Convergence has potential to wipe out tillage

In a week when tillage farmers are looking out at grey skies, wet fields and wheel tracks filled with rain water on land where cereal crops, beans, potatoes and oilseed rape lie waiting to be harvested, it’s unfortunate to say the least that the new Minister for Agriculture Charlie McConologue is pushing on with convergence and seems to be making it one of his priorities.

Figures show that 57% of tillage farms are dependent on their basic payment to be sustainable. Tillage farms have been disproportionately impacted by convergence and have seen higher reductions in their basic payments than any other sector.

In a year like 2020 when crops suffered and continue to suffer yield and quality penalties due to a wet planting period, a drought in the summer and rain at harvest, that payment will be more important than ever.

A look at the grain and heads on the ground, the straw floating and the soaking soils is obviously needed before tillage farmers’ payments begin to be cut again.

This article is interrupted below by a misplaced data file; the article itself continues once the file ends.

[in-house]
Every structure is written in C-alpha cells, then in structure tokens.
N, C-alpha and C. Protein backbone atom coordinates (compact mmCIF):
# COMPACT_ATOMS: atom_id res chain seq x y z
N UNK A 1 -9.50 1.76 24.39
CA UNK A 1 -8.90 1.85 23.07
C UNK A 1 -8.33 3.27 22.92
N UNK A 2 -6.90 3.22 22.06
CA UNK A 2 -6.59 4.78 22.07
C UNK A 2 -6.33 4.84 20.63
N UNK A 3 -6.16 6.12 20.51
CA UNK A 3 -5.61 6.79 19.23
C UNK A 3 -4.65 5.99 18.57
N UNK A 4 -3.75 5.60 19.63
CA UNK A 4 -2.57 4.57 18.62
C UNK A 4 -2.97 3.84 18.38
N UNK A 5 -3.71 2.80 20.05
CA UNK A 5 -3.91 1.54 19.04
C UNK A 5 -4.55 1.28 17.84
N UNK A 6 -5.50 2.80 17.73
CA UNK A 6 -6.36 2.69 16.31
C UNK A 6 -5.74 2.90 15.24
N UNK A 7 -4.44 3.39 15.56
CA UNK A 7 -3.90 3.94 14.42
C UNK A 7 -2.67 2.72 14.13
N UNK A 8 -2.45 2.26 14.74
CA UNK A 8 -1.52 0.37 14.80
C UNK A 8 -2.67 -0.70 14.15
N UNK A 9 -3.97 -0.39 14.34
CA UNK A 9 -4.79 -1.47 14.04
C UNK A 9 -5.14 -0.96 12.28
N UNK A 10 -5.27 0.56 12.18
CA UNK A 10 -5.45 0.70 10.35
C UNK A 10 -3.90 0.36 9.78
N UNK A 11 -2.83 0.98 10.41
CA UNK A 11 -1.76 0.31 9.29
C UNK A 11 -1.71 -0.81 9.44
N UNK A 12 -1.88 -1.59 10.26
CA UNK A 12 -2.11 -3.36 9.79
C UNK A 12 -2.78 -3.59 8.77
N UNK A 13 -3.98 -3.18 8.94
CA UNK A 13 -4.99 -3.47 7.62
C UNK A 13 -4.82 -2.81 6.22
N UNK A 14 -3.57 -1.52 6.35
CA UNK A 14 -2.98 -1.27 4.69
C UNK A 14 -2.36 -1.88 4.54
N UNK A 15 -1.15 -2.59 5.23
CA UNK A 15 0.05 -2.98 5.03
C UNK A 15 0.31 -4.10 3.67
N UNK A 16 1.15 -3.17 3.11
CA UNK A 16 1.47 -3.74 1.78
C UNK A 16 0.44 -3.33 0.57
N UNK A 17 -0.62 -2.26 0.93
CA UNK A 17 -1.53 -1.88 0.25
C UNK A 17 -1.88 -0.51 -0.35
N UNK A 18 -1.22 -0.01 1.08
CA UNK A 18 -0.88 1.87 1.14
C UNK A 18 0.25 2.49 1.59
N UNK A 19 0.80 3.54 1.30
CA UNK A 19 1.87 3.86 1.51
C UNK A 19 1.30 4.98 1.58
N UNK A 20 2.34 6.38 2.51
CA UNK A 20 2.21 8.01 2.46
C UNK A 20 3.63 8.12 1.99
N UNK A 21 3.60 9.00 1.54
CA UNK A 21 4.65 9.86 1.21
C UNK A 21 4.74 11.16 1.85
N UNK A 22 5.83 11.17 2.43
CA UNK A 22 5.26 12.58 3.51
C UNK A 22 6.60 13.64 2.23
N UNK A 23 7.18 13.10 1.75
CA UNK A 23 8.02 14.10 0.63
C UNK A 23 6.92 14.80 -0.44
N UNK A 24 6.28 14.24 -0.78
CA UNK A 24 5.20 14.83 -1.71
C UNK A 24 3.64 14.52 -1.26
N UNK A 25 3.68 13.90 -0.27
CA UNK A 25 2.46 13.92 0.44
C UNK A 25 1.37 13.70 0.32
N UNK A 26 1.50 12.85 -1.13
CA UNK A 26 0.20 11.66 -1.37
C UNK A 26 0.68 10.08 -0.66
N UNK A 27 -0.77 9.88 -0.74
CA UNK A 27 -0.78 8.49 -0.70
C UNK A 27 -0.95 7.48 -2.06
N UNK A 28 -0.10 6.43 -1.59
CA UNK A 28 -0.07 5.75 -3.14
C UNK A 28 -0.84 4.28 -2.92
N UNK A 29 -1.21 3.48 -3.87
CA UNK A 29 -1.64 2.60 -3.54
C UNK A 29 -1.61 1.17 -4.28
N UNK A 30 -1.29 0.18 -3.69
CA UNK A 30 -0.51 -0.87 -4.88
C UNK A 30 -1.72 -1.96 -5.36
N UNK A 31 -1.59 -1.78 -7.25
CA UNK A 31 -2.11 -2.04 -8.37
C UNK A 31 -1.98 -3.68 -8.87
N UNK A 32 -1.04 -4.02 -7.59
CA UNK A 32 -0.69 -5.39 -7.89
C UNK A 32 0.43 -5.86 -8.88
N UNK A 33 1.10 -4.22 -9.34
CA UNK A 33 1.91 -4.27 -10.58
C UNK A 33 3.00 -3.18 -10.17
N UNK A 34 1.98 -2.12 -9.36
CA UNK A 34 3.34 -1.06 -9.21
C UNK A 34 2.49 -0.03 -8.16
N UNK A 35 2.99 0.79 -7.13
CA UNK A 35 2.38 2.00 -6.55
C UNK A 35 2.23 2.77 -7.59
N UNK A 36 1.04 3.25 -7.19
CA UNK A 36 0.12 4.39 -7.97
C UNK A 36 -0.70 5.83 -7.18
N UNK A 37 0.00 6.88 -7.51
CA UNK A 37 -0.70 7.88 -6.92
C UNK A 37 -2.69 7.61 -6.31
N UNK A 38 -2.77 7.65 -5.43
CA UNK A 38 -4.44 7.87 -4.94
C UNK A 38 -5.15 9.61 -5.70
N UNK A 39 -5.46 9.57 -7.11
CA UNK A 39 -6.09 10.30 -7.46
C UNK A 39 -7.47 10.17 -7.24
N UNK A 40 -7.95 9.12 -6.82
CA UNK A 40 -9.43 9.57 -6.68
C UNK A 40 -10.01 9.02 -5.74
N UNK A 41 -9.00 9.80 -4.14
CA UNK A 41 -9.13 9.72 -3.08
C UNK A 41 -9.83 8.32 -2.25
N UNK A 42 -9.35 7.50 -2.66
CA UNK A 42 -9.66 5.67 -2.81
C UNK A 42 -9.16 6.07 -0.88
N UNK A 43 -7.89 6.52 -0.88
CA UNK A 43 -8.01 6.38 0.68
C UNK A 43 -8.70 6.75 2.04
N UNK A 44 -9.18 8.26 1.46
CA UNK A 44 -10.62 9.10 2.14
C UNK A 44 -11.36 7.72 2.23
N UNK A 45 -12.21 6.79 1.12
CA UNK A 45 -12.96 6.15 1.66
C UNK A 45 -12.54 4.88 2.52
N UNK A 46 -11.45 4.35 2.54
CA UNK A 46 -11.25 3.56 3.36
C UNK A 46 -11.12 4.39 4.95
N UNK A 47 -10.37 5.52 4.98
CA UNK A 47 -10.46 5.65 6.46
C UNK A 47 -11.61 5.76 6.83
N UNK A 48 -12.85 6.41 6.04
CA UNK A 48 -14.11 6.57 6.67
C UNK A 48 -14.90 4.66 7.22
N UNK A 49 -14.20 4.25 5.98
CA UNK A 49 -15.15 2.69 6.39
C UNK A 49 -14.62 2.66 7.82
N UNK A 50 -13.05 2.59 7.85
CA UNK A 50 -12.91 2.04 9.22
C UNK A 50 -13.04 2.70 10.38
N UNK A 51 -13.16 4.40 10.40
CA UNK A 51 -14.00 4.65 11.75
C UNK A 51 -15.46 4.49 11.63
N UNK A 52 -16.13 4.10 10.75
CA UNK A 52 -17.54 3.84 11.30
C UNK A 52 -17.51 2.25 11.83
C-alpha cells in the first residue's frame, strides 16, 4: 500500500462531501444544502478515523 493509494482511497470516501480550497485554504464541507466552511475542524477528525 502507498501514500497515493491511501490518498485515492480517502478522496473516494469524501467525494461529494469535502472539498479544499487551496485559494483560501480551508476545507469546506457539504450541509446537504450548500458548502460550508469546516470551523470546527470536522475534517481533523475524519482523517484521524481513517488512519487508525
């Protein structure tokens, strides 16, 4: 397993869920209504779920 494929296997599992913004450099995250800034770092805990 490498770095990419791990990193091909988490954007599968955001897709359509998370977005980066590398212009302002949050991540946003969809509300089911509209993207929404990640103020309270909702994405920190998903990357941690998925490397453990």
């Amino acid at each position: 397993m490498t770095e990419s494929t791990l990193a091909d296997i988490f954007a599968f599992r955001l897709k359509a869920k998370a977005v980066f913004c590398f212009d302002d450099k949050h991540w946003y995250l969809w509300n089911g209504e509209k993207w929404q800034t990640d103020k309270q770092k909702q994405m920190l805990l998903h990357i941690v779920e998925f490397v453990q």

Without tillage this country’s agricultural greenhouse gas emissions will increase. The sector produces approximately four times less carbon equivalents per hectare than beef and eight times less than dairy.

Without tillage Irish food and drink will lose further face in its marketing campaigns. Without tillage our biodiversity plan dis-improves.

With convergence a farmer ticking the boxes and marginally meeting requirements will receive a payment transferred from a farmer struggling to cut their crops in the rain, a farmer struggling to pay the bills and receiving little in the form of support or incentive to stay in the industry. So they will leave the industry.

No doubt balance is needed in the basic payment scheme. The day of big payouts is gone. The requirement to meet high standards and protect the environment is essential, but convergence cannot happen at the expense of an industry.

Convergence is already damaging tillage farms. A long and hard think is needed if it is to continue and alternative support needs to be provided in order to sustain an industry that ticks so many boxes in terms of carbon sequestration, biodiversity and emissions reduction.